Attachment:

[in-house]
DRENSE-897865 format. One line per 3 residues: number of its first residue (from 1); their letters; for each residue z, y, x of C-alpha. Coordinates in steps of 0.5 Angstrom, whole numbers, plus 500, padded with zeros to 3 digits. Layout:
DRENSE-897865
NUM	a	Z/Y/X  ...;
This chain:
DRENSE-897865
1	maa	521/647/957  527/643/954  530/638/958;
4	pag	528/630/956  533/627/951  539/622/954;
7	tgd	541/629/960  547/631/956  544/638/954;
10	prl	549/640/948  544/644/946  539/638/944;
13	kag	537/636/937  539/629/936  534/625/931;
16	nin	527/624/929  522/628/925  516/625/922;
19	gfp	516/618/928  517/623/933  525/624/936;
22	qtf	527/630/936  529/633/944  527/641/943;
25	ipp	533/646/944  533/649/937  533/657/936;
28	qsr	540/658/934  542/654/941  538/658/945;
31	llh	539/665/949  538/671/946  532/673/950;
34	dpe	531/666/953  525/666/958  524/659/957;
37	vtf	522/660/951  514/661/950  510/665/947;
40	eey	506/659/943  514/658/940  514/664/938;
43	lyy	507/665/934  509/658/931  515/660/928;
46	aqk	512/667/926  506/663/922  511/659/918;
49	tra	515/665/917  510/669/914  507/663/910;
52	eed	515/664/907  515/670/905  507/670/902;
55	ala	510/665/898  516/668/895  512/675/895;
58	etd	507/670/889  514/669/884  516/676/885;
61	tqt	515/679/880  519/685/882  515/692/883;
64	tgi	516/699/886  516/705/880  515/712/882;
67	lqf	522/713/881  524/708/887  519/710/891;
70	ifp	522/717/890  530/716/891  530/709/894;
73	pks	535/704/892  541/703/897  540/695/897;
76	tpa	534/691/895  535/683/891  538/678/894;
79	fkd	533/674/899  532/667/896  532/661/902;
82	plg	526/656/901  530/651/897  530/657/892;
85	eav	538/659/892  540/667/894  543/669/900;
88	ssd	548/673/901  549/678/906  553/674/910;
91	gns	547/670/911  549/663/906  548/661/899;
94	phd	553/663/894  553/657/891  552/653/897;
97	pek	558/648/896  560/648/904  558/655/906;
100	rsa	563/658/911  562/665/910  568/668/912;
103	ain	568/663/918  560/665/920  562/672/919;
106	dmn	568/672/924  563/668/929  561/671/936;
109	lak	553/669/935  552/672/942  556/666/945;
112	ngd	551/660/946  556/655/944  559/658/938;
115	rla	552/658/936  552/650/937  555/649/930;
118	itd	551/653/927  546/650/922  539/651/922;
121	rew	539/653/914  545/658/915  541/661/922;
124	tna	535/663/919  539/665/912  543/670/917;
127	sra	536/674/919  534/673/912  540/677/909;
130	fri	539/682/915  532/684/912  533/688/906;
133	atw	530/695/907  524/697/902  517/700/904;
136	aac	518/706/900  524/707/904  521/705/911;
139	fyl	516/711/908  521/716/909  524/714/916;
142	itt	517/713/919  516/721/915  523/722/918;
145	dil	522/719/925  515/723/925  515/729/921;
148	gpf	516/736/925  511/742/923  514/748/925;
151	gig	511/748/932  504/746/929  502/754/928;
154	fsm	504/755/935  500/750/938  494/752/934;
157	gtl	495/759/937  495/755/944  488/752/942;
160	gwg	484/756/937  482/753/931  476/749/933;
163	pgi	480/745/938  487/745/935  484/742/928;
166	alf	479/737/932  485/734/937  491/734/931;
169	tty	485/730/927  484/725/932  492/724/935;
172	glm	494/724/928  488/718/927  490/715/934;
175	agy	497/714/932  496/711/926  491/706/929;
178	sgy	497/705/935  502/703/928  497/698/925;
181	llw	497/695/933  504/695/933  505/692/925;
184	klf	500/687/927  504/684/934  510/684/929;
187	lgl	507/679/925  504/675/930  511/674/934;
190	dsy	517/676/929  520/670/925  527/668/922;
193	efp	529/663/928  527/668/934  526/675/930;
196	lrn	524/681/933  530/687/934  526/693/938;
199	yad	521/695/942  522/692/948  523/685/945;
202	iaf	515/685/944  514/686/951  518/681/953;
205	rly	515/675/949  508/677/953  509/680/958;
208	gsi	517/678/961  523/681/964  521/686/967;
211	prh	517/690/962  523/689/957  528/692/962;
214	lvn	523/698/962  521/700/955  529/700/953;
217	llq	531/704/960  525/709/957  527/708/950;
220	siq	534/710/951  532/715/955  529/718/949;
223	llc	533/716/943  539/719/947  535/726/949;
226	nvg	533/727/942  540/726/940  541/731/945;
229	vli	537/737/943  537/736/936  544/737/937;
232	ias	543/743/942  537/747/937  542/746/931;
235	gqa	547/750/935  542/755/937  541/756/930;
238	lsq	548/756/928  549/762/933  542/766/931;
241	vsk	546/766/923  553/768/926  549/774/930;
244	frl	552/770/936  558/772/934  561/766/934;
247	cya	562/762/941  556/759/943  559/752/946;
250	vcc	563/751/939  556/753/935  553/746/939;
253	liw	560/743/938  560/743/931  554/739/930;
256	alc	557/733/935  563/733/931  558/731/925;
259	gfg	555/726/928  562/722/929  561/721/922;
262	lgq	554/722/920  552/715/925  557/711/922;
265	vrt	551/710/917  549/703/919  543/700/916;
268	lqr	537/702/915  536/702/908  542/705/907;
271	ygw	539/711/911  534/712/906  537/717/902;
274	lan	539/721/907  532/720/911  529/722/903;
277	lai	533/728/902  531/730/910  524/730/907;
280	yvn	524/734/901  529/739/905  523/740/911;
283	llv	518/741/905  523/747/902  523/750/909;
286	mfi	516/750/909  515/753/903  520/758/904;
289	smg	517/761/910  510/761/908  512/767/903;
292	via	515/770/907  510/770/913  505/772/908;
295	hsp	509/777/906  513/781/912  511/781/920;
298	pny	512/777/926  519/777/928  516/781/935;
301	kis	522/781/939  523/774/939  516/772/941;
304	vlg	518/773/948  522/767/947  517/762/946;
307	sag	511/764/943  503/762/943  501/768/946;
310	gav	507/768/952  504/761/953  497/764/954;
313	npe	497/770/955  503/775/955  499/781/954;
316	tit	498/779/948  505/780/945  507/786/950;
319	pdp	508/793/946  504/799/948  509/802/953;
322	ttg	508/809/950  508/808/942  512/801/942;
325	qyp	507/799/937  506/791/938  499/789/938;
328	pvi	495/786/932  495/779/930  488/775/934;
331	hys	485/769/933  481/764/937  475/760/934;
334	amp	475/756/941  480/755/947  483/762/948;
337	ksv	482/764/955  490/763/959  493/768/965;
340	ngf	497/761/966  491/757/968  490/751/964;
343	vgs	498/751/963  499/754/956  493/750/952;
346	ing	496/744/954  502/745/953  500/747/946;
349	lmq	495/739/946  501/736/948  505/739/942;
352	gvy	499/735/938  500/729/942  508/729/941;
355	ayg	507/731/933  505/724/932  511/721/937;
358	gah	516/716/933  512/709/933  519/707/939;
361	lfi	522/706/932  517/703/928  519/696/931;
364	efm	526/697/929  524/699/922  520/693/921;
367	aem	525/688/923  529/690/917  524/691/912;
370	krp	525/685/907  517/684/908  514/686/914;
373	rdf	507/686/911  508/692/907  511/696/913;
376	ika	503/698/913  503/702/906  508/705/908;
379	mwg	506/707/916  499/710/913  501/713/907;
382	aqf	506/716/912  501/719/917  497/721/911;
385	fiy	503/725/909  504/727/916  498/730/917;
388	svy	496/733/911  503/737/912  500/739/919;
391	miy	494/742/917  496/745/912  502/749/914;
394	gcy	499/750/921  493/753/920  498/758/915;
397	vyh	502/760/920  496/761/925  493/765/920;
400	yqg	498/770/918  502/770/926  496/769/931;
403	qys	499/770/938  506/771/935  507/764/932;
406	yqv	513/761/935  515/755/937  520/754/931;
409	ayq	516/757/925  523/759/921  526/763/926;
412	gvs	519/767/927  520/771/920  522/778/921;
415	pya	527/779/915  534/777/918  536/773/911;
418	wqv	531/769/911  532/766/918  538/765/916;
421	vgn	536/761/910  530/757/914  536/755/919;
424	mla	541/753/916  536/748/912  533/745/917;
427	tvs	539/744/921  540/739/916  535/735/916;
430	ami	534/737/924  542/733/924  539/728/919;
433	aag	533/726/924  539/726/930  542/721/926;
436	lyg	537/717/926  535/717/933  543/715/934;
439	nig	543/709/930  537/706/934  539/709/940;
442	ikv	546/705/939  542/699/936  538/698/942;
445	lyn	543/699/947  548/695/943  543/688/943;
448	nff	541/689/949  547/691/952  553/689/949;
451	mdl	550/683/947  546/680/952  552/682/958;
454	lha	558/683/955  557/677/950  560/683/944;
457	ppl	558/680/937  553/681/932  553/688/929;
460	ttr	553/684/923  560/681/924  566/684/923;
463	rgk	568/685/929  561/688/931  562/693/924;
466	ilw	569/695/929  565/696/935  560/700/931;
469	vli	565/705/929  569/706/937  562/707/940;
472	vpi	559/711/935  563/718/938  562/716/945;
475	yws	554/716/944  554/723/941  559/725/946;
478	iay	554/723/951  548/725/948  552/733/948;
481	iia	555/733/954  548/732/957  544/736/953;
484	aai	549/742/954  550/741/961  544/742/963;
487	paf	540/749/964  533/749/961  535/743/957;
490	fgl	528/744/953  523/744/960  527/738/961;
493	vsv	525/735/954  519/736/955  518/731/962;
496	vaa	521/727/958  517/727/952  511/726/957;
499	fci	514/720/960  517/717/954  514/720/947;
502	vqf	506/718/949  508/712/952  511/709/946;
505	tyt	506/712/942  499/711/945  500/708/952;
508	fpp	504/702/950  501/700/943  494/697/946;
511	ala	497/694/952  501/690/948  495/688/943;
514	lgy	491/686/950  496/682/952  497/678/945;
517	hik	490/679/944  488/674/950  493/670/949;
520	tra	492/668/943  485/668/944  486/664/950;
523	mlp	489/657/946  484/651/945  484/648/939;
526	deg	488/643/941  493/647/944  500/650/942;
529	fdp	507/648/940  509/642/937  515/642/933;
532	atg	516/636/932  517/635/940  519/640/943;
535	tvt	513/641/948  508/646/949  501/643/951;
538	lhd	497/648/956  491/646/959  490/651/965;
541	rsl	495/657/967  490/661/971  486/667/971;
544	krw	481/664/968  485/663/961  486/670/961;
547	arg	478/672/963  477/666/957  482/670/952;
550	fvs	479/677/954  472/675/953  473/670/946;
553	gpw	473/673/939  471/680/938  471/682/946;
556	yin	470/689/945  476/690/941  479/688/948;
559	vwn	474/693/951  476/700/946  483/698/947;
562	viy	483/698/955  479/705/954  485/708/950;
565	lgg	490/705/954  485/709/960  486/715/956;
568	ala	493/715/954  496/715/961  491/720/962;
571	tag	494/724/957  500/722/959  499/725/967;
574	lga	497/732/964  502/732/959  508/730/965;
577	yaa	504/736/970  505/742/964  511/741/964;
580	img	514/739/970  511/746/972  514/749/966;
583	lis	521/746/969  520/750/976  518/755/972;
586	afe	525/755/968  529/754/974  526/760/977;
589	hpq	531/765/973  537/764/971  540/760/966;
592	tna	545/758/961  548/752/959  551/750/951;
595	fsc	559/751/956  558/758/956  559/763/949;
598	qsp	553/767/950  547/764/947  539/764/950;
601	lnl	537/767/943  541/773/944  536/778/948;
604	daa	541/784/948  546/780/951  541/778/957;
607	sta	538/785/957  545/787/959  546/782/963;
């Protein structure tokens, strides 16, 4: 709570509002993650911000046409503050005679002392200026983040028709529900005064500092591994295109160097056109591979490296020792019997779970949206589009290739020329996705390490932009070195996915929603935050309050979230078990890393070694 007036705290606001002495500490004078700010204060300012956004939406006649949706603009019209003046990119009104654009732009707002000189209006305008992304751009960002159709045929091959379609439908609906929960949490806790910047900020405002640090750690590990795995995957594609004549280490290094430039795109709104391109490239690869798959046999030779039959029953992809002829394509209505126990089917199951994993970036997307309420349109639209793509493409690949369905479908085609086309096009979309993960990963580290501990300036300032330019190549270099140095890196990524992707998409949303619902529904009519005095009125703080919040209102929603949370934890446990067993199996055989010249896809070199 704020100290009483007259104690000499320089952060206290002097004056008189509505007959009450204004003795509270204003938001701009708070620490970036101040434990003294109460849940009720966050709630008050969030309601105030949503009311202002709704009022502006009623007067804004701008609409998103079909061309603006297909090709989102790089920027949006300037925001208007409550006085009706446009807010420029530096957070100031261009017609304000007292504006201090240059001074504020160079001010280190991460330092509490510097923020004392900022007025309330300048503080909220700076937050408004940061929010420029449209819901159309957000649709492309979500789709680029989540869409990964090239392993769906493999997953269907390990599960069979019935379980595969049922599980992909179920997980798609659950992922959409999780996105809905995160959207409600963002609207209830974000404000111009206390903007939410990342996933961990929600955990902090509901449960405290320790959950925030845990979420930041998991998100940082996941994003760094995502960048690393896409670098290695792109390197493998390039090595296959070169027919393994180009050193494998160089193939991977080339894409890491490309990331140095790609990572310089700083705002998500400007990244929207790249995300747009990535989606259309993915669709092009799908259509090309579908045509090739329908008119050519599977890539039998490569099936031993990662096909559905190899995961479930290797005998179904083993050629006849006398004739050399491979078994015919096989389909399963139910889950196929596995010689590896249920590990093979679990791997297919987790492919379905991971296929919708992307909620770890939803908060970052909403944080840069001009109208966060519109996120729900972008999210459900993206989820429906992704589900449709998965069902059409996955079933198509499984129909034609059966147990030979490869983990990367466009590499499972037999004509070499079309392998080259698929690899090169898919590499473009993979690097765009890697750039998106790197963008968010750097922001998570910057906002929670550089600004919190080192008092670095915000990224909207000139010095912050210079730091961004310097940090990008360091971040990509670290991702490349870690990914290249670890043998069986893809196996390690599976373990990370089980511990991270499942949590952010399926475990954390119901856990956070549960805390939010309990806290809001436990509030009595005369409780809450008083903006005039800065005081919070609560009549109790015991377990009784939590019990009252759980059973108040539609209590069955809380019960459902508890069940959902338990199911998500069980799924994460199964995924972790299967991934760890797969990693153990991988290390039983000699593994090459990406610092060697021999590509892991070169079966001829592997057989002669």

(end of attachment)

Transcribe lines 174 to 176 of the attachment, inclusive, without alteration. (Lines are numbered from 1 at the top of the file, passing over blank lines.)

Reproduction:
502	vqf	506/718/949  508/712/952  511/709/946;
505	tyt	506/712/942  499/711/945  500/708/952;
508	fpp	504/702/950  501/700/943  494/697/946;